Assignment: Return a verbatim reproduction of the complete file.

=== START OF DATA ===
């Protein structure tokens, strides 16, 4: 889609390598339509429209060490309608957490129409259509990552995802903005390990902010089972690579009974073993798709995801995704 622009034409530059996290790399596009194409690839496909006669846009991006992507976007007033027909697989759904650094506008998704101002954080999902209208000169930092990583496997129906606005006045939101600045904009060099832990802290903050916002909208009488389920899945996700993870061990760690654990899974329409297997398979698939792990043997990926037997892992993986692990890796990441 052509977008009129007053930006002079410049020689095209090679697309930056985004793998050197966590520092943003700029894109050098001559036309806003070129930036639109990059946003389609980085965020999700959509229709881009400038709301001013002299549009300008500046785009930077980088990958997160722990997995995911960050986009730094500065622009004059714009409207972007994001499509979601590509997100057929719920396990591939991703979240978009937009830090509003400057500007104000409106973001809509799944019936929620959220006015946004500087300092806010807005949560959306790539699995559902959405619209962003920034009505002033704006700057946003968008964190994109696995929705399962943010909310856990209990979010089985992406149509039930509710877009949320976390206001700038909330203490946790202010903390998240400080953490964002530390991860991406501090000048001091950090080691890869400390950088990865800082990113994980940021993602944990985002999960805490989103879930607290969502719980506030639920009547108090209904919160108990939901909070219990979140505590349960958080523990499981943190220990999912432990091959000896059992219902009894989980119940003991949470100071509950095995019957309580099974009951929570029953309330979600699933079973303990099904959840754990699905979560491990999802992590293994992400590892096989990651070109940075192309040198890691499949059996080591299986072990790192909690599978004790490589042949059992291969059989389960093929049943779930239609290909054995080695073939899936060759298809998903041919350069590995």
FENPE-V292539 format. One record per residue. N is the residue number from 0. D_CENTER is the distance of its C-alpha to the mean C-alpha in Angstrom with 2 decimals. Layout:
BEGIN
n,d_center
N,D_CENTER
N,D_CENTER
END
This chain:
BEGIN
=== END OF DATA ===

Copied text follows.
């Protein structure tokens, strides 16, 4: 889609390598339509429209060490309608957490129409259509990552995802903005390990902010089972690579009974073993798709995801995704 622009034409530059996290790399596009194409690839496909006669846009991006992507976007007033027909697989759904650094506008998704101002954080999902209208000169930092990583496997129906606005006045939101600045904009060099832990802290903050916002909208009488389920899945996700993870061990760690654990899974329409297997398979698939792990043997990926037997892992993986692990890796990441 052509977008009129007053930006002079410049020689095209090679697309930056985004793998050197966590520092943003700029894109050098001559036309806003070129930036639109990059946003389609980085965020999700959509229709881009400038709301001013002299549009300008500046785009930077980088990958997160722990997995995911960050986009730094500065622009004059714009409207972007994001499509979601590509997100057929719920396990591939991703979240978009937009830090509003400057500007104000409106973001809509799944019936929620959220006015946004500087300092806010807005949560959306790539699995559902959405619209962003920034009505002033704006700057946003968008964190994109696995929705399962943010909310856990209990979010089985992406149509039930509710877009949320976390206001700038909330203490946790202010903390998240400080953490964002530390991860991406501090000048001091950090080691890869400390950088990865800082990113994980940021993602944990985002999960805490989103879930607290969502719980506030639920009547108090209904919160108990939901909070219990979140505590349960958080523990499981943190220990999912432990091959000896059992219902009894989980119940003991949470100071509950095995019957309580099974009951929570029953309330979600699933079973303990099904959840754990699905979560491990999802992590293994992400590892096989990651070109940075192309040198890691499949059996080591299986072990790192909690599978004790490589042949059992291969059989389960093929049943779930239609290909054995080695073939899936060759298809998903041919350069590995």
FENPE-V292539 format. One record per residue. N is the residue number from 0. D_CENTER is the distance of its C-alpha to the mean C-alpha in Angstrom with 2 decimals. Layout:
BEGIN
n,d_center
N,D_CENTER
N,D_CENTER
END
This chain:
BEGIN